It’s been quite a while since I last updated my blog. A lot has happened in a short time. My wife and I moved from Nashville, Tennessee to Midland, Texas. We began serving at Crestview Baptist Church. We are living in a house with more than one room and finally have a car with heat and air conditioning. (Praise the Lord!) As well as beginning the conversation about us starting a family soon. Kellye and I have always said we wanted to adopt children one day and recently the Lord has put in on our hearts to think about fostering as well. So in the pursuance of this call on our hearts we have started reading a book call Adopted for Life by Russell Moore. Today though a few lines of him speaking on his experience with adopting his two sons brought me to tears. I had to share this with you all. If you have a few moments, read the excerpt from below and keep in mind our Heavenly adoption into the family of God and what that means.
“When Maria and I at long last received the call that the legal process was over, and we returned to Russia to pick up our new sons, we found that their transition from orphanage to family was more difficult than we had supposed. We dressed the boys in outfits our parents had bought for them. We nodded our thanks to the orphanage personnel and walked out into the sunlight, to the terror of the two boys. They’d never seen the sun, and they’d never felt the wind. They had never heard the sound of a car door slamming or felt like they were being carried along a road at 100 miles an hour. I noticed that they were shaking and reaching back to the orphanage in the distance. Suddenly it wasn’t a stranger asking, “Are they brothers?” They seemed to be asking it, nonverbally but emphatically, about themselves. I whispered to Sergei, now Timothy, “That place is a pit! If only you knew what’s waiting for you—a home with a mommy and a daddy who love you, grandparents and great-grandparents and cousins and playmates and McDonald’s Happy Meals!” But all they knew was the orphanage. It was squalid, but they had no other reference point. It was home. We knew the boys had acclimated to our home, that they trusted us, when they stopped hiding food in their high chairs. They knew there would be another meal coming, and they wouldn’t have to fight for the scraps. This was the new normal. They are now thoroughly Americanized, perhaps too much so, able to recognize the sound of a microwave ding from forty yards away. I still remember, though, those little hands reaching for the orphanage. And I see myself there.”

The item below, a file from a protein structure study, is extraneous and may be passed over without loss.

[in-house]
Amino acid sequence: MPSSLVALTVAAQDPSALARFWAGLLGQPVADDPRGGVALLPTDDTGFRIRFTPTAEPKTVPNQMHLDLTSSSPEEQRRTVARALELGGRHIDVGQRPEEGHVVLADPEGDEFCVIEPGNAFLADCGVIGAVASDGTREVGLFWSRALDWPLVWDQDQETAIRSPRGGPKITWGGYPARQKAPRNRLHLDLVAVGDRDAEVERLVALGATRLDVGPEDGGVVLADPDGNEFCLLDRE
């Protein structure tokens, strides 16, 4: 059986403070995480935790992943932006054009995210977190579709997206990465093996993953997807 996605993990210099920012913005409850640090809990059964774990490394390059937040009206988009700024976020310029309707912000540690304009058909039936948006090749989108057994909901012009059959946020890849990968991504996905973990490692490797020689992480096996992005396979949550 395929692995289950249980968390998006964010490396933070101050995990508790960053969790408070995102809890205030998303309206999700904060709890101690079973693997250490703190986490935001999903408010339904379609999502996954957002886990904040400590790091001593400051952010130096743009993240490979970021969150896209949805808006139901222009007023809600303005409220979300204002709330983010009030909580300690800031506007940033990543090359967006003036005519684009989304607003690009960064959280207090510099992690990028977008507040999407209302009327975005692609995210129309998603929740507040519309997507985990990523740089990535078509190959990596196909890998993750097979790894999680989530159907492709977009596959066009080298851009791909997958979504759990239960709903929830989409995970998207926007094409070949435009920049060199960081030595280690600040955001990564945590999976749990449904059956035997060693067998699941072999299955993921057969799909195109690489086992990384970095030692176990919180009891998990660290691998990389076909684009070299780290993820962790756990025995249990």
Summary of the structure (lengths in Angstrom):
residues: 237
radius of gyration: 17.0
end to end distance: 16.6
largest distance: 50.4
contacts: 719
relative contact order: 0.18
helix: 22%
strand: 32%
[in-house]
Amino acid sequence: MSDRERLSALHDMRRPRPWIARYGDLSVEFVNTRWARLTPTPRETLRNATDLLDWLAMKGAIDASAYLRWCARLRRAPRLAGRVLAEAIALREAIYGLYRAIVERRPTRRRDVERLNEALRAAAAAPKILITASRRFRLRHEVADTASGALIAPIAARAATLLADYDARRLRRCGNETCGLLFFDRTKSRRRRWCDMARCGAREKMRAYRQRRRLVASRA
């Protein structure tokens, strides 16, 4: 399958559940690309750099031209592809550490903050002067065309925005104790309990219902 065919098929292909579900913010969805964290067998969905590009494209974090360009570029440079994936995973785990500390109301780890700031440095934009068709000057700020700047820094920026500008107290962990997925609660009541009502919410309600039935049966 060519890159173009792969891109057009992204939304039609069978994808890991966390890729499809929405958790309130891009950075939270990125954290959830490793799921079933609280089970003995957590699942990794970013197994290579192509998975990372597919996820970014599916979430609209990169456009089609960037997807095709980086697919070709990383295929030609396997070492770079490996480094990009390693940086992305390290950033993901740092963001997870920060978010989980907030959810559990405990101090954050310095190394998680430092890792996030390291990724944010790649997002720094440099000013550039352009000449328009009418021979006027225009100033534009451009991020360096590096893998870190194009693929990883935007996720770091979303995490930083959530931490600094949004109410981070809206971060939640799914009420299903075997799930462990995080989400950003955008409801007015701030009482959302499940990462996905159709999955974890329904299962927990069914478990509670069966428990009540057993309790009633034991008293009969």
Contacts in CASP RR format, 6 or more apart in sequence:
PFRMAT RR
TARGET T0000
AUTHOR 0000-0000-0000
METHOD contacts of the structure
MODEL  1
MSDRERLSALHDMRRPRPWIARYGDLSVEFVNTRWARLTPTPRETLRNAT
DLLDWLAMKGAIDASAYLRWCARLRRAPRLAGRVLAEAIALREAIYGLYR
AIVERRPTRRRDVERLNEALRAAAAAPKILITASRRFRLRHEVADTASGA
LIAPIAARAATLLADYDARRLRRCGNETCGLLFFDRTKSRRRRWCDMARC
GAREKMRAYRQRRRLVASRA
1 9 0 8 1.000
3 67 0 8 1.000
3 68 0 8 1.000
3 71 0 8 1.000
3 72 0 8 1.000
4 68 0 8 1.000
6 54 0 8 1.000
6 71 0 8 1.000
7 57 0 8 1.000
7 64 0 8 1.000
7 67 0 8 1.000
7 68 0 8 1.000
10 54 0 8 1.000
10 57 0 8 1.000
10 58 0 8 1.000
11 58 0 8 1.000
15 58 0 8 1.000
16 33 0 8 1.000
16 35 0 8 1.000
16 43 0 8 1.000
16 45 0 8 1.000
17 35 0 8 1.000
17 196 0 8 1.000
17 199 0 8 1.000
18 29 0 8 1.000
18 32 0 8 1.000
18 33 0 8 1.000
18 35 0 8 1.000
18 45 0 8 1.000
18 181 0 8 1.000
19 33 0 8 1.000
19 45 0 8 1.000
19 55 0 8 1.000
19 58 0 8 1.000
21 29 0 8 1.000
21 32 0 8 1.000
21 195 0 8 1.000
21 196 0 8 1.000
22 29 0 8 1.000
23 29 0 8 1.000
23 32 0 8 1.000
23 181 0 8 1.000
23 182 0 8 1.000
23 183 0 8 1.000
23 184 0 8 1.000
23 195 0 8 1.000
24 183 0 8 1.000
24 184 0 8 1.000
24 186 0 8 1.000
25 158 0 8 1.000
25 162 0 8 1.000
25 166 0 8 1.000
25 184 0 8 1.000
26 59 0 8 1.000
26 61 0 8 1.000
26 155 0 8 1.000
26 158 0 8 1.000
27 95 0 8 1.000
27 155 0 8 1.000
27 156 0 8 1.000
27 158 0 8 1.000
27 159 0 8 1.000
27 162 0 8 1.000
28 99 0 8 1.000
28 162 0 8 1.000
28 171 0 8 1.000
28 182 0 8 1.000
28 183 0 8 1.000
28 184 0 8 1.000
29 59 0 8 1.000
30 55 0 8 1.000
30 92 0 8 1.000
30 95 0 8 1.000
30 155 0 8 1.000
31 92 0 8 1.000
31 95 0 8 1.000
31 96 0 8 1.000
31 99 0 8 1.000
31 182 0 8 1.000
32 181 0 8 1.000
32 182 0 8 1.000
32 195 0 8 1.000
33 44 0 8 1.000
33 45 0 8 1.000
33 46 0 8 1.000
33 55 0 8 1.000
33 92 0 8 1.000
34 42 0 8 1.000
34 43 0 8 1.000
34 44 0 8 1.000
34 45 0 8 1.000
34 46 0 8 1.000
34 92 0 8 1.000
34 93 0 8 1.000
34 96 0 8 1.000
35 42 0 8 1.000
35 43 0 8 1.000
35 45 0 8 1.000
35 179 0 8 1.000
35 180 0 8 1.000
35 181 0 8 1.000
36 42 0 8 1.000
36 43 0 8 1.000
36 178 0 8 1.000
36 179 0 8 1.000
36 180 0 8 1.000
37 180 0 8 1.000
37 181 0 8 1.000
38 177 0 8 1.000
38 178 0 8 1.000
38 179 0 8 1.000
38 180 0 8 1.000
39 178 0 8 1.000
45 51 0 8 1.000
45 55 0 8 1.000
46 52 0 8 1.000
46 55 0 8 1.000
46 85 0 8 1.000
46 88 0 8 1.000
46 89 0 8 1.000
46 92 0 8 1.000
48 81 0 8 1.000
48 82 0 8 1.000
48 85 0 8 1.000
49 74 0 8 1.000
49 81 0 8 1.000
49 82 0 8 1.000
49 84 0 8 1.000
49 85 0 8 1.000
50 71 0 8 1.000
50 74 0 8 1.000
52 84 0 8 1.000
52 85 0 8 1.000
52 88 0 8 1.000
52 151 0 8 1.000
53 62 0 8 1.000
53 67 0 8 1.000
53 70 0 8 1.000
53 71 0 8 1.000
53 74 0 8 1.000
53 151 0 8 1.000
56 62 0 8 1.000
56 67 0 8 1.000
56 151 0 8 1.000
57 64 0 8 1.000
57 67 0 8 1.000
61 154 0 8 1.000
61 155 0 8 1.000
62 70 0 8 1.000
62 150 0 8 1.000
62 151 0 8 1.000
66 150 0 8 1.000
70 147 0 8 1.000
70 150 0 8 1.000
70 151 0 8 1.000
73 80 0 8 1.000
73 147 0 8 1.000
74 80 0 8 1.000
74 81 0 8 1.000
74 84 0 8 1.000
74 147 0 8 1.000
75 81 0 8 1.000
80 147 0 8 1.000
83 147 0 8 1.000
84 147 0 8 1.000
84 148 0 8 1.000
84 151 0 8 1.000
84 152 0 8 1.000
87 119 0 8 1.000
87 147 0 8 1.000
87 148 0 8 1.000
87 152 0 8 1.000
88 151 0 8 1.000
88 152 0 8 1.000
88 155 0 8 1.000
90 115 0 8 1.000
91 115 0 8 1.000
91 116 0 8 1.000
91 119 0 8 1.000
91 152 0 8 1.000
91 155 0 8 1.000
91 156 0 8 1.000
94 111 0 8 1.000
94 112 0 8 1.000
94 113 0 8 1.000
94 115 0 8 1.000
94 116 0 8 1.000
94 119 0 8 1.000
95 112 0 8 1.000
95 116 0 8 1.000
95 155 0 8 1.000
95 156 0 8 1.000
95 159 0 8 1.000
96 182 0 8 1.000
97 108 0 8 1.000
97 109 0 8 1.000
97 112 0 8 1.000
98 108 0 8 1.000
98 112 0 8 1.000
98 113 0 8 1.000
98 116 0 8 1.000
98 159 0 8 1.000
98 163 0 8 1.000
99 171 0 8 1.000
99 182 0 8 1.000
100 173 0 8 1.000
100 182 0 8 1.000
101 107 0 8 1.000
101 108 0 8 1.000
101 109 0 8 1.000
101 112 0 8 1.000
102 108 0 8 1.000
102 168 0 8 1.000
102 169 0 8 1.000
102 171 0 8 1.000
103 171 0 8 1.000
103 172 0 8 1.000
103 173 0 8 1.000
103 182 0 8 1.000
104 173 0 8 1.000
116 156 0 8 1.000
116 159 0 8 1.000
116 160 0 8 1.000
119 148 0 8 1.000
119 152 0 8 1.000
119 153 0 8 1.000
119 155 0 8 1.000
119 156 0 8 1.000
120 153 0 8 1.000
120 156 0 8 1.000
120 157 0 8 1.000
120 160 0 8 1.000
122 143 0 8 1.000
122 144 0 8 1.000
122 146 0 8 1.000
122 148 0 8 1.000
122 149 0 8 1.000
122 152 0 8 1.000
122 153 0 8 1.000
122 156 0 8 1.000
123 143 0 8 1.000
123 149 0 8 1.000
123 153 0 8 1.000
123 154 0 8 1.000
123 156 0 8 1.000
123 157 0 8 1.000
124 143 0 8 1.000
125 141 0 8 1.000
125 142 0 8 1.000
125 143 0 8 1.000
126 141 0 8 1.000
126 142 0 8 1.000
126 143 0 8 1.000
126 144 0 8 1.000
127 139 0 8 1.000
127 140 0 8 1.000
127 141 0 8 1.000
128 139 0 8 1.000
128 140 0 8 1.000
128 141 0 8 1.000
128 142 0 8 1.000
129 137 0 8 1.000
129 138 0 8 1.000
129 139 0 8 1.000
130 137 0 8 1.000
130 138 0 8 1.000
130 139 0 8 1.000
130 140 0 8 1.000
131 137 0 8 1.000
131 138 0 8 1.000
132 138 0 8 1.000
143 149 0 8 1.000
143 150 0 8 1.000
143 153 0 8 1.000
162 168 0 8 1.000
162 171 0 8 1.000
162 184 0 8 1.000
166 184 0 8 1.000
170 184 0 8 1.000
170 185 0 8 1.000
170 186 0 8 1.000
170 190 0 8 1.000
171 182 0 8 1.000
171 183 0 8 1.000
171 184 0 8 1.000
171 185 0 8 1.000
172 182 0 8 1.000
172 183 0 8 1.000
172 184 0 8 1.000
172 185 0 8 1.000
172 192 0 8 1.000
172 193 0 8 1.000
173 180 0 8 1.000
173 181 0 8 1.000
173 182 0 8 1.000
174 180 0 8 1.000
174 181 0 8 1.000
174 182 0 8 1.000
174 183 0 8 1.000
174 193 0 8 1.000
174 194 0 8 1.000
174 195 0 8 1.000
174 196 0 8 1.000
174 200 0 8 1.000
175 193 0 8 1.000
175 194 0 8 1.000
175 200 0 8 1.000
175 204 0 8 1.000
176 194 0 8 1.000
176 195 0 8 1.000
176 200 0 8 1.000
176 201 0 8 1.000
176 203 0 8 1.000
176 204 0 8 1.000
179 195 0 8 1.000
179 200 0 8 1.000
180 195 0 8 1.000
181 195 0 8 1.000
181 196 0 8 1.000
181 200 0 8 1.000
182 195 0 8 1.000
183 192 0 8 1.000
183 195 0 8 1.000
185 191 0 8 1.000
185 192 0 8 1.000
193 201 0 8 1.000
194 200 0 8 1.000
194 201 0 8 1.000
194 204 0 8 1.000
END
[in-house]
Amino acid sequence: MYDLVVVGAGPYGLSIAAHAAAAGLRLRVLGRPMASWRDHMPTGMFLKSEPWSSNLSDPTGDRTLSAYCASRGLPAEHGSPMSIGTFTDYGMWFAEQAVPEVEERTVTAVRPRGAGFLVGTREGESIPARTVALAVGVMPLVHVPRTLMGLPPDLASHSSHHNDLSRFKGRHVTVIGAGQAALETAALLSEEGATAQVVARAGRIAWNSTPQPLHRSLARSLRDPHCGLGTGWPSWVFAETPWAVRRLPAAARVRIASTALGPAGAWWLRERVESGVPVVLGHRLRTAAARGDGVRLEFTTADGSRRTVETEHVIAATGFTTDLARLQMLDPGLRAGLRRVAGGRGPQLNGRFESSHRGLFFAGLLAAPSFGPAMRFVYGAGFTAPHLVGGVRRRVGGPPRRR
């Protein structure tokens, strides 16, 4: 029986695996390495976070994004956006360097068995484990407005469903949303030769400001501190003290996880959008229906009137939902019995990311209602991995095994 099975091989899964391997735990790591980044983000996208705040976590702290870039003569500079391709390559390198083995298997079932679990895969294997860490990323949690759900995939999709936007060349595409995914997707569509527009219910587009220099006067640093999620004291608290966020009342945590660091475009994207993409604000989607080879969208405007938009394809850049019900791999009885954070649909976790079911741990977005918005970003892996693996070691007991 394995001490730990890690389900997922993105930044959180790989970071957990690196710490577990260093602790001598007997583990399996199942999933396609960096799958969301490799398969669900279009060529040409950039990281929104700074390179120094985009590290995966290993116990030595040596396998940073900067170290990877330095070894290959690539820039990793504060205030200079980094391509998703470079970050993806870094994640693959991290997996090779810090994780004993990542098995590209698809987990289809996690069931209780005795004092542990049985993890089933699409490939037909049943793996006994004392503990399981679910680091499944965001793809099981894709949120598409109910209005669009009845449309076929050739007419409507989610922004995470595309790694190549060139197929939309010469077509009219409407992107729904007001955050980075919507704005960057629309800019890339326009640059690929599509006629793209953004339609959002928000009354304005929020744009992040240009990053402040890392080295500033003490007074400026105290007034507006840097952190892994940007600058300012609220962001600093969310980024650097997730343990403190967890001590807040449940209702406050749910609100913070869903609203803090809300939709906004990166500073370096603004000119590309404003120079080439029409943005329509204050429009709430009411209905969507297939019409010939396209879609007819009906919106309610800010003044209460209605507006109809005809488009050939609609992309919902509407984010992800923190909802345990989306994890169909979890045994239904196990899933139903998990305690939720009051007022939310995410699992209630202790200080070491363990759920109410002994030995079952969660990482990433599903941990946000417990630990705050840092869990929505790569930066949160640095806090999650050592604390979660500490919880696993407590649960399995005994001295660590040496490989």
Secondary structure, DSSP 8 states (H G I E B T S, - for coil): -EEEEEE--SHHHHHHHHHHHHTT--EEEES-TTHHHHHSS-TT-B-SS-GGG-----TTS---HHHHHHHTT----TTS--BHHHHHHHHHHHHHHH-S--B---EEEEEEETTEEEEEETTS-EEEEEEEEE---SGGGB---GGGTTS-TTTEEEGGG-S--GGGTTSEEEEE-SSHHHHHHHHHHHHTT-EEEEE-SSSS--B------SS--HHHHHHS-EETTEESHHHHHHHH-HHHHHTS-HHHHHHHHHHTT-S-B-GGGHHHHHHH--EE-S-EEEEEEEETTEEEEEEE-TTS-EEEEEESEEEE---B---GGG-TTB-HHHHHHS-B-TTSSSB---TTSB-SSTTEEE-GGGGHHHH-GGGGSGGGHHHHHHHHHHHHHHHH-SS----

Moore, Russell D. (2009-04-08). Adopted for Life (Foreword by C. J. Mahaney): The Priority of Adoption for Christian Families and Churches (Kindle Locations 628-636). Crossway. Kindle Edition.
As I was reading this the part when the father looks at his son, who is straining back for his old ,horrible, unloved life, says “That place is a pit!” I began to cry. Thinking about how I so often strain for my past sin, my life before Christ. While I know it was not safe, or good, or even slightly beneficial, that was the only life I knew. For some reason it We all do this sometimes. Maybe you are doing that now. Afraid to give your life completely to where Christ is leading us. Afraid of the unknown because at least if you know about the painful life you live in, you know what to expect.
In the middle of this description of his sons fear and desire to go back to a unloving orphanage, there is a beautiful thing the father says. He says something souding eerily divine! “That place is a pit! If only you knew what’s waiting for you—a home with a mommy and a daddy who love you…” You see what happened. The father is doing all he can to let his children know that he has wonderful things waiting for them. All they have to do is come with him. But for some reason they are trying to run away from his love. Not because they don’t want it, but because they don’t know a thing about what being loved really means. They are afraid of it. They feared being adopted.
So often I still fear this adoption I am in. I sometimes catch myself visiting my old life. Playing with thoughts of the past. I have tried to ask myself why many times. The truth is I am still afraid, but I don’t want to be afraid of the love of the Father. Thats really all I have ever needed. I want His love above all. The love of Christ who died on the cross for my sin. What greater love is there than the God of all creation be willing to die for you. There is nothing better.
The best part of that excerpt is when the two boys finally trust their new family. “We knew the boys had acclimated to our home, that they trusted us, when they stopped hiding food in their high chairs. They knew there would be another meal coming, and they wouldn’t have to fight for the scraps. his was the new normal. They are now thoroughly Americanized, perhaps too much so, able to recognize the sound of a microwave ding from forty yards away. I still remember, though, those little hands reaching for the orphanage. And I see myself there.”
So here I am today. Loved by the father. Putting more trust into where he is taking me. Excitedly awaiting for what he has in store for me. To show me his love. Are you waiting for the blessings of your father or still reaching for the pain of the past? Don’t you know that place is a pit? If only you knew what he has waiting for you! If only you knew!